Muslims and Jews are collecting money and supplies to send to their respective populations in war-torn Lebanon and Israel.
In Tampa and nationwide, beginning today, mosques are asking donors to drop off flour, diapers and water purifying tablets for suffering families overseas.
The Tampa Jewish Federation has started its humanitarian efforts, sending $50,000 to help families forced to leave their homes in Haifa, Israel's third-largest city.
The federation, in collaboration with the Jewish Agency for Israel and the American Jewish Joint Distribution Committee, is aiming to raise $18 million nationally for the effort, said Daniel Staffenberg, chief development officer for the Tampa Jewish Federation.
What started as a military skirmish between Hezbollah and the Israelis has escalated to a weeks-long conflict despite international intervention. With the destruction of apartment buildings, houses and infrastructure, Lebanese and Israeli civilians have fled Beirut and Haifa.
With no signs of a cease-fire, the number of those affected is growing.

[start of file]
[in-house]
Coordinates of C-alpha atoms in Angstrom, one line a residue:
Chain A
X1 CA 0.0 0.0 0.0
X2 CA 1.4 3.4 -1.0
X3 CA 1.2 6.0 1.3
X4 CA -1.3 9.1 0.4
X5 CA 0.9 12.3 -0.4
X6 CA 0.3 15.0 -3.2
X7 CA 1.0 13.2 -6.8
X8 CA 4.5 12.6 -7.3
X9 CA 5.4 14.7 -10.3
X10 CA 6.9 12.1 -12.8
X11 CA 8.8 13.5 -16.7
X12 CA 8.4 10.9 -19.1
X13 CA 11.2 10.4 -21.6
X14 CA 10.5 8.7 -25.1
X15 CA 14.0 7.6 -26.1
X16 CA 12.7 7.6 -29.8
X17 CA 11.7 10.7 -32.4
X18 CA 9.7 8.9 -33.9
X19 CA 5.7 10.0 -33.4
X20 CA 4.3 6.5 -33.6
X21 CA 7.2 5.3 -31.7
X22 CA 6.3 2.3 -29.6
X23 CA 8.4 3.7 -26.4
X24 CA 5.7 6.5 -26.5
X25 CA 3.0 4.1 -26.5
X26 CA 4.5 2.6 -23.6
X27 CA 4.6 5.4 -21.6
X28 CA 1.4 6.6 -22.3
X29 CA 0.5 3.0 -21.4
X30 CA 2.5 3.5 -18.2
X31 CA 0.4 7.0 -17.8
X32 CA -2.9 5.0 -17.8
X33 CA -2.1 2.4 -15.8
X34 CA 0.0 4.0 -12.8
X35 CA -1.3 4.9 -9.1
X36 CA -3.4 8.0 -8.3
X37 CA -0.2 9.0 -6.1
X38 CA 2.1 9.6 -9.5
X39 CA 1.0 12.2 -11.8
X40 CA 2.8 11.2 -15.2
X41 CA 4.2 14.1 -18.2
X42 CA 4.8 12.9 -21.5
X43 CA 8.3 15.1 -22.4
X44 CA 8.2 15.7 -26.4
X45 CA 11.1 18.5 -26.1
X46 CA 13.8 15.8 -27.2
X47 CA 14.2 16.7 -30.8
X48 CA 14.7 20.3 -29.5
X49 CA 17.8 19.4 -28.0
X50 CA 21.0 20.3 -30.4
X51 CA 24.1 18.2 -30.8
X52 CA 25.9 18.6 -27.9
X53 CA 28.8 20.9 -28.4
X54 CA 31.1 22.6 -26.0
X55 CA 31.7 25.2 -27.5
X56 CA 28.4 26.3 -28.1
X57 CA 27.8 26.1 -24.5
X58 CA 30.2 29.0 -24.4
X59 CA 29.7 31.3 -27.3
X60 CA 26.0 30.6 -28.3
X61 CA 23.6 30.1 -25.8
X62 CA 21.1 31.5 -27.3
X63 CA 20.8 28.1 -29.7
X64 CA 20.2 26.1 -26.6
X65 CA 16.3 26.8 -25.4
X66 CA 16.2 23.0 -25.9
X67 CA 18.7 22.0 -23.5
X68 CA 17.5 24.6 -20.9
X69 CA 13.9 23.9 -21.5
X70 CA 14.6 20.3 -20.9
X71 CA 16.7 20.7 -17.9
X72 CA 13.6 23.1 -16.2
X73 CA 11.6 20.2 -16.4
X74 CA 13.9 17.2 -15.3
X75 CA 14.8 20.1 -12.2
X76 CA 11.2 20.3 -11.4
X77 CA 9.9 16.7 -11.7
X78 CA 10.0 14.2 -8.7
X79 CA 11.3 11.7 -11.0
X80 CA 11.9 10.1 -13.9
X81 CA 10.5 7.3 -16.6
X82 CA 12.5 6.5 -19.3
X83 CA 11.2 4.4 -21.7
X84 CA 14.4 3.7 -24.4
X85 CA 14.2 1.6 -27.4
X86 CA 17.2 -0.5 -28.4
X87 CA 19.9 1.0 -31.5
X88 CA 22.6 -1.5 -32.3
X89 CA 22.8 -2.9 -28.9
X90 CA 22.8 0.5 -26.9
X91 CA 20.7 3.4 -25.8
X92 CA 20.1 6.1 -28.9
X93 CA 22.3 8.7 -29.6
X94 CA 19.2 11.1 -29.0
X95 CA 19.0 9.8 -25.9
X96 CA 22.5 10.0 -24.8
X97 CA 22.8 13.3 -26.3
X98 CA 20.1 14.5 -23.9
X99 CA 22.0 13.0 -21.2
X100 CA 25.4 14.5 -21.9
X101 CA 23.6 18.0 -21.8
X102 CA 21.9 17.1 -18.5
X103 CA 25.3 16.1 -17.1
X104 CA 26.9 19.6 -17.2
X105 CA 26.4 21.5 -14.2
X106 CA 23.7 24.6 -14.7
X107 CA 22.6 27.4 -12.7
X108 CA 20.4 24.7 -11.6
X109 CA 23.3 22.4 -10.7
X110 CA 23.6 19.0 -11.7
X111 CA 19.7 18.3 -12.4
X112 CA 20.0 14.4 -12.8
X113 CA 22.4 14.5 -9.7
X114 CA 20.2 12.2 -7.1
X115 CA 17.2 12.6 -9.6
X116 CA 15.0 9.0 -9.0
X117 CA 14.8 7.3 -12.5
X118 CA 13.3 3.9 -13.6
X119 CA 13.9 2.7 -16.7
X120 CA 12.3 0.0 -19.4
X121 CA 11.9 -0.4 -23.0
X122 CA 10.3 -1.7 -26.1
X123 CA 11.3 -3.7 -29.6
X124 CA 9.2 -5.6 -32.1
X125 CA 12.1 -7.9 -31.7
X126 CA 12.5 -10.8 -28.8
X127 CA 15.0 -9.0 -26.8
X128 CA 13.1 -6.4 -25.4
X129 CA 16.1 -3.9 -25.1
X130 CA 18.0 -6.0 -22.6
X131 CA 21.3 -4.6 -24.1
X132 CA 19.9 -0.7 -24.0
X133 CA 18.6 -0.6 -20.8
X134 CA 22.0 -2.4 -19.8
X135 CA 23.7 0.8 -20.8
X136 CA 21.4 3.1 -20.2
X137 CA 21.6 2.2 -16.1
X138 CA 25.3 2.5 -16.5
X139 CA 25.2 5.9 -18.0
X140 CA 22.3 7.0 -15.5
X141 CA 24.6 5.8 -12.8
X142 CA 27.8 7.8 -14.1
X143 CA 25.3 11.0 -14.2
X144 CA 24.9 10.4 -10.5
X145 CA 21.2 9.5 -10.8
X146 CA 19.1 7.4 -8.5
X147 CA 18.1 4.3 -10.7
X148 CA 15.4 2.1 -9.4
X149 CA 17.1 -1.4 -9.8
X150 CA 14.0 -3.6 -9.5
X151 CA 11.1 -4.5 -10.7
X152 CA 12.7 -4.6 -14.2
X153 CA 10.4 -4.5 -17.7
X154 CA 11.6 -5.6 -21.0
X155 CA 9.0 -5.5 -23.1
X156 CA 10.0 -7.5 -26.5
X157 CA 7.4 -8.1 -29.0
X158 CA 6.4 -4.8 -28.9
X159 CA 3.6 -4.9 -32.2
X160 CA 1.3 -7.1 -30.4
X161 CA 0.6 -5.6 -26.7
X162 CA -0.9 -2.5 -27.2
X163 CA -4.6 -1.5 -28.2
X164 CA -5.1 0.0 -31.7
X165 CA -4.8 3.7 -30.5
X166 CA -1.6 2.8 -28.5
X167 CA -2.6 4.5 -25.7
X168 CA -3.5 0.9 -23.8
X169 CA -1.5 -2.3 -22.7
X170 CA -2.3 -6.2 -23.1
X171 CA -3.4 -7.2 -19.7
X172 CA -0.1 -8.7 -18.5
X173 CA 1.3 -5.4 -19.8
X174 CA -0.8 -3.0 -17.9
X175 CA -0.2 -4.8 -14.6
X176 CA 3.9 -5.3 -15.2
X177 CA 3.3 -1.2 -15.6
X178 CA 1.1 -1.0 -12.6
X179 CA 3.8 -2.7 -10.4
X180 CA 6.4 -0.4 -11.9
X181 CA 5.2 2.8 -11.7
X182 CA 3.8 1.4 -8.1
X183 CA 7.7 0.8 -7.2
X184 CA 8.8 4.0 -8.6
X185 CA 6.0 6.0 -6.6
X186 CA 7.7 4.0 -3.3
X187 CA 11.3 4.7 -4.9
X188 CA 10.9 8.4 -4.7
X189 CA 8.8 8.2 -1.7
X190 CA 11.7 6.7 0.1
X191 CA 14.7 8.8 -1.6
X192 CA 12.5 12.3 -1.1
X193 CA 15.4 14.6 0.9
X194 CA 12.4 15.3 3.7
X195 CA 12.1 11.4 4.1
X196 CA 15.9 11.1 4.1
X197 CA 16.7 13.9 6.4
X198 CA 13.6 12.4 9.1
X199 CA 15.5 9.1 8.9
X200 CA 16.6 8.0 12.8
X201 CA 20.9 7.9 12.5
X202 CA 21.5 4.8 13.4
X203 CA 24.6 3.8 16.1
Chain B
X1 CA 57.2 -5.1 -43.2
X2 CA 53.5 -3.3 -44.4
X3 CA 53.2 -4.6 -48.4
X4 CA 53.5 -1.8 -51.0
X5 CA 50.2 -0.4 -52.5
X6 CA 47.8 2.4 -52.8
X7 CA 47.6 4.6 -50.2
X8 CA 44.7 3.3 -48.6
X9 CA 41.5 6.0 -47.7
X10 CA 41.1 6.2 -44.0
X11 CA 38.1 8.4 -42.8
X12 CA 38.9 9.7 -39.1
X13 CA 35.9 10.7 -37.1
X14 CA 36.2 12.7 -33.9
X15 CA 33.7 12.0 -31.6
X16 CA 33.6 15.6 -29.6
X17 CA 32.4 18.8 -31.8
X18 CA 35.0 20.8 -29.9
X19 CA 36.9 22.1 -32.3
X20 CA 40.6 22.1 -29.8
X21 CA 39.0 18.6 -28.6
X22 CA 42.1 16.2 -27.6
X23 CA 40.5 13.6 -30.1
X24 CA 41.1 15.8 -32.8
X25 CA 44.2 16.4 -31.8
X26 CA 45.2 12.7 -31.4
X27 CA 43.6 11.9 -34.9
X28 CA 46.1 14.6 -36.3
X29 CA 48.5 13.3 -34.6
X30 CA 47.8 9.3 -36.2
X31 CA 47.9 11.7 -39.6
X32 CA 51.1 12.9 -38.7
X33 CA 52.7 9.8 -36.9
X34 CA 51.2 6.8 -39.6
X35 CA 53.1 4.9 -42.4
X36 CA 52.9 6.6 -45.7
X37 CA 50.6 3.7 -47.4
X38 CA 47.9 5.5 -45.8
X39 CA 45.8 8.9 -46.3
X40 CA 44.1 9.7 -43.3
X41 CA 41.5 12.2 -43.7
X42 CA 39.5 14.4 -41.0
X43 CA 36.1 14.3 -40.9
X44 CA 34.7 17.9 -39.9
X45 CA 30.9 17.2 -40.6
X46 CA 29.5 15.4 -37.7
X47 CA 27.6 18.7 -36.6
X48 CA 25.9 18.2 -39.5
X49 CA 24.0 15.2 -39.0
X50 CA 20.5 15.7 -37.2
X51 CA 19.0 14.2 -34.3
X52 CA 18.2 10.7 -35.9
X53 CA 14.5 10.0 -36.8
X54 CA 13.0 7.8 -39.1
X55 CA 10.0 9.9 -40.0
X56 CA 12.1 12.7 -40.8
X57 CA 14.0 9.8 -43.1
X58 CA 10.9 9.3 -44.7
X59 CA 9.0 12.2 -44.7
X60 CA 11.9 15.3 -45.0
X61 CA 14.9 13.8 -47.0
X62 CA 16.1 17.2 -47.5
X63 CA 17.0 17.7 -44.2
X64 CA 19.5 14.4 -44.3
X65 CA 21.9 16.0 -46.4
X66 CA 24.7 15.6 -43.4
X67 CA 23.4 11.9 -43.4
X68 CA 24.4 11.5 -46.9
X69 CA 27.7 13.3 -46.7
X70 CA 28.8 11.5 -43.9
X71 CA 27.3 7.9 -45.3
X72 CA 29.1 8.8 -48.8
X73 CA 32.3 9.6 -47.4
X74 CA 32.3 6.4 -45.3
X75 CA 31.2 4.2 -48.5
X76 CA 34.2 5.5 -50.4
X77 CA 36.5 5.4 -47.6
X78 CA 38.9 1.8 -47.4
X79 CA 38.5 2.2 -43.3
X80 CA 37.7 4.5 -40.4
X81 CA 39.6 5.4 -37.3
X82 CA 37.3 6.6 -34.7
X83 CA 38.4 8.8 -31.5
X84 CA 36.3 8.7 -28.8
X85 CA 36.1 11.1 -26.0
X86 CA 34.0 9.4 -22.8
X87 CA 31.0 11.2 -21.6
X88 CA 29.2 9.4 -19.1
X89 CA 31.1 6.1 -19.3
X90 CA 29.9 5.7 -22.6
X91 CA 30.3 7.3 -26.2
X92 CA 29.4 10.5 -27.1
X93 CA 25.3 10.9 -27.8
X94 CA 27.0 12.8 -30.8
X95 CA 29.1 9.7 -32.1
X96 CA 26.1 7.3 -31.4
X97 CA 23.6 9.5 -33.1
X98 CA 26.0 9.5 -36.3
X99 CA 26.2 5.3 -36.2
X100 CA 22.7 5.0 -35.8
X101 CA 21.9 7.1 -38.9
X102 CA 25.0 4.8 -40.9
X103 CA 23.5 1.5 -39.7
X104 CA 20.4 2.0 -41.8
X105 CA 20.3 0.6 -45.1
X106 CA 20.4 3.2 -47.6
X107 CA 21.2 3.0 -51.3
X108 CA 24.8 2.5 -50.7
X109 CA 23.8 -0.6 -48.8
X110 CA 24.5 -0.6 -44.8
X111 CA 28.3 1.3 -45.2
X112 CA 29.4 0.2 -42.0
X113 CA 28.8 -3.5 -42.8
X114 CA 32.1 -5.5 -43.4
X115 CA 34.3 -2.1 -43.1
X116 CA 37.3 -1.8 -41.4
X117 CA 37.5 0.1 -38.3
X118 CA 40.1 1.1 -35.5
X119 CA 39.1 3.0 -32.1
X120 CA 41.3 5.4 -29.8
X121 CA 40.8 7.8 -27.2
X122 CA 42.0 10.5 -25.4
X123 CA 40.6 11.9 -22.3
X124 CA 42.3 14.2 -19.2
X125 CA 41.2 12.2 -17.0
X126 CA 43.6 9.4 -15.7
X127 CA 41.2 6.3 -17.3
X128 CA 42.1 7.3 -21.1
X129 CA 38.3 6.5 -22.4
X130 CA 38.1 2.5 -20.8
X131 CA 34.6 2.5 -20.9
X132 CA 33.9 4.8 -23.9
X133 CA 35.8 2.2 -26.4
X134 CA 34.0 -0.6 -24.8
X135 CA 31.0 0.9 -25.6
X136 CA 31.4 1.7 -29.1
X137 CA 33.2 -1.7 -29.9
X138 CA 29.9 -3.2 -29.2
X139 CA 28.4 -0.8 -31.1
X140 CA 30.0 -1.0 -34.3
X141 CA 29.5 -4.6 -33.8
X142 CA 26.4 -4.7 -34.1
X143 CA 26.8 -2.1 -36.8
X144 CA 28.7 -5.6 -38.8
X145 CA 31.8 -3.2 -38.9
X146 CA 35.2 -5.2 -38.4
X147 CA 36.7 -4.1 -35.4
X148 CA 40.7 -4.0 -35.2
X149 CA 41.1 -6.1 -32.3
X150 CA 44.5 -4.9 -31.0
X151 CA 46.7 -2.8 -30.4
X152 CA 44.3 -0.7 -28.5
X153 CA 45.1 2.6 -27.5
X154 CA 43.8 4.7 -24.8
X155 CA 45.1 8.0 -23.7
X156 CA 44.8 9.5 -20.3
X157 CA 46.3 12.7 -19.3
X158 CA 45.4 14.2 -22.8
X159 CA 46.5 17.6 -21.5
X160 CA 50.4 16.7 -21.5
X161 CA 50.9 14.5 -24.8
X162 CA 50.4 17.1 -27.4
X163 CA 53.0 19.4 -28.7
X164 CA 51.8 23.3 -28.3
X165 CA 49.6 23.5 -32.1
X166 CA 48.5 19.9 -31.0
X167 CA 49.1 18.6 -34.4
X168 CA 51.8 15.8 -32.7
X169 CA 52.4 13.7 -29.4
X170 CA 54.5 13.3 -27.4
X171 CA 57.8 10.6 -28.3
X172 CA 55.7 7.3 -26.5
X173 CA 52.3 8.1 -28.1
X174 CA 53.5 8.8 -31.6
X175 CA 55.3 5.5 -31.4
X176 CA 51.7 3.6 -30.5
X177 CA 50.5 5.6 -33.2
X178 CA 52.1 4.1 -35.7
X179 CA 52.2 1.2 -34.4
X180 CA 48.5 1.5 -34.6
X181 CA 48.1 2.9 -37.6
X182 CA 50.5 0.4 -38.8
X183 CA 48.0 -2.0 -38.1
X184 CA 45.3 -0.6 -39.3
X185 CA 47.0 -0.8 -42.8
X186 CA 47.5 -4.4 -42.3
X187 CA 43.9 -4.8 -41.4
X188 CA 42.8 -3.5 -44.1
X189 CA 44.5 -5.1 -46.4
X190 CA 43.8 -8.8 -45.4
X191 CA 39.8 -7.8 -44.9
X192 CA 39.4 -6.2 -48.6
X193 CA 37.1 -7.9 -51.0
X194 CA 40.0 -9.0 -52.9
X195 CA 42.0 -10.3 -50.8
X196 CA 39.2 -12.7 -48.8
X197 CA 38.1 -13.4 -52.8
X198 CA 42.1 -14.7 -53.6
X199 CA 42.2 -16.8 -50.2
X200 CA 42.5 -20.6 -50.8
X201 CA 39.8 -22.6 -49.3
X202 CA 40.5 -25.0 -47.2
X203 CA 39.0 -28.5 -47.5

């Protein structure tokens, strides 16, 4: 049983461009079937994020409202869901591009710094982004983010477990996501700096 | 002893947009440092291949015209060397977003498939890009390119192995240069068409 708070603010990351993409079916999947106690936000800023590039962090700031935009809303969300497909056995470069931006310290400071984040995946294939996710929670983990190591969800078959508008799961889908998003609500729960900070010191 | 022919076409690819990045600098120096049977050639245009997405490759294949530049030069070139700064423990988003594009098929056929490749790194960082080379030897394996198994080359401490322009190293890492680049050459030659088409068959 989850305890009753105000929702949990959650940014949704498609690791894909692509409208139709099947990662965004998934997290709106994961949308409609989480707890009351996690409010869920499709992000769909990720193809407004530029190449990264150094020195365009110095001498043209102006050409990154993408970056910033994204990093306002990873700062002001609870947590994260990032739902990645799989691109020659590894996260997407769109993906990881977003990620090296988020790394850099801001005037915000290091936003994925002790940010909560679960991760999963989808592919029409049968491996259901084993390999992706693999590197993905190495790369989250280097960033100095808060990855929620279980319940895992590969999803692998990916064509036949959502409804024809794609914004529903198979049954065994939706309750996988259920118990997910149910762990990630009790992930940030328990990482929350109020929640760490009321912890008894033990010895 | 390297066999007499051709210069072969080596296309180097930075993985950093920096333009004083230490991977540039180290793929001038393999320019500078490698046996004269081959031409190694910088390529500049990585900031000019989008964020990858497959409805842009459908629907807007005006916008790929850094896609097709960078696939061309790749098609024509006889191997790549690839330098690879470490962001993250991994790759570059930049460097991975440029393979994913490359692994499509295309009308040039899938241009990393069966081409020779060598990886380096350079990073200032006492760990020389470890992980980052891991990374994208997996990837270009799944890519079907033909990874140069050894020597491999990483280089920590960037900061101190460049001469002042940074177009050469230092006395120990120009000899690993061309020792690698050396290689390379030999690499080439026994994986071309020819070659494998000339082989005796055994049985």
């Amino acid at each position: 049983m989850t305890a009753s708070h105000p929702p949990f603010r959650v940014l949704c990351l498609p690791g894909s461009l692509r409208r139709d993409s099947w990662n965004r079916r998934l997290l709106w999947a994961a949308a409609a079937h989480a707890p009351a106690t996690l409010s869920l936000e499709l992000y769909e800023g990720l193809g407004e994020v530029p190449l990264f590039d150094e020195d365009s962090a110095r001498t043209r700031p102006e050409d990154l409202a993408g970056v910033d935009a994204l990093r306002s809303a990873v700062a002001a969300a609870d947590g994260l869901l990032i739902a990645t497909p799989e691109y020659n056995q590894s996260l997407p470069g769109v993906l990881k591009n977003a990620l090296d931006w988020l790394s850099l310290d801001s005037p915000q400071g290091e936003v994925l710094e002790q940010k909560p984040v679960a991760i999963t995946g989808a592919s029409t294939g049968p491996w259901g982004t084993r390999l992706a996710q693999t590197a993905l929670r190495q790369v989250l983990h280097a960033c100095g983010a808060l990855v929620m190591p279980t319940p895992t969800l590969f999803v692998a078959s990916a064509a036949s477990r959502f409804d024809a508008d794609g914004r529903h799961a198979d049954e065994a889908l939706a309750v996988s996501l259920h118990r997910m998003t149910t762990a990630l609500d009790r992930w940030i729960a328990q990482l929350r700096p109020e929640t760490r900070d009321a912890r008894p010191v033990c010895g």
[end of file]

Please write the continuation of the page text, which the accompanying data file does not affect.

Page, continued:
With Friday being the day of prayer for Muslims, they are asking people to drop off supplies at the mosques, said Council on American-Islamic Relations spokesman Ahmed Bedier. The Islamic Society of Tampa Bay Area and Islamic Community of Tampa are heading up collections.
Supplies will be shipped to Life for Relief & Development in Michigan. The organization will distribute the supplies to the Lebanese and Palestinians, Bedier said.
On Thursday, Tampa Muslims returned from Washington, where they pleaded with politicians for a cease-fire. Pilar Saad, a Tampa woman who had to be evacuated from a Lebanon vacation, gave politicians an account of the arduous conditions civilians faced.
"There's a lot of suffering," Bedier said. The local elected officials "were receptive. It was helpful to have an evacuee speak to them."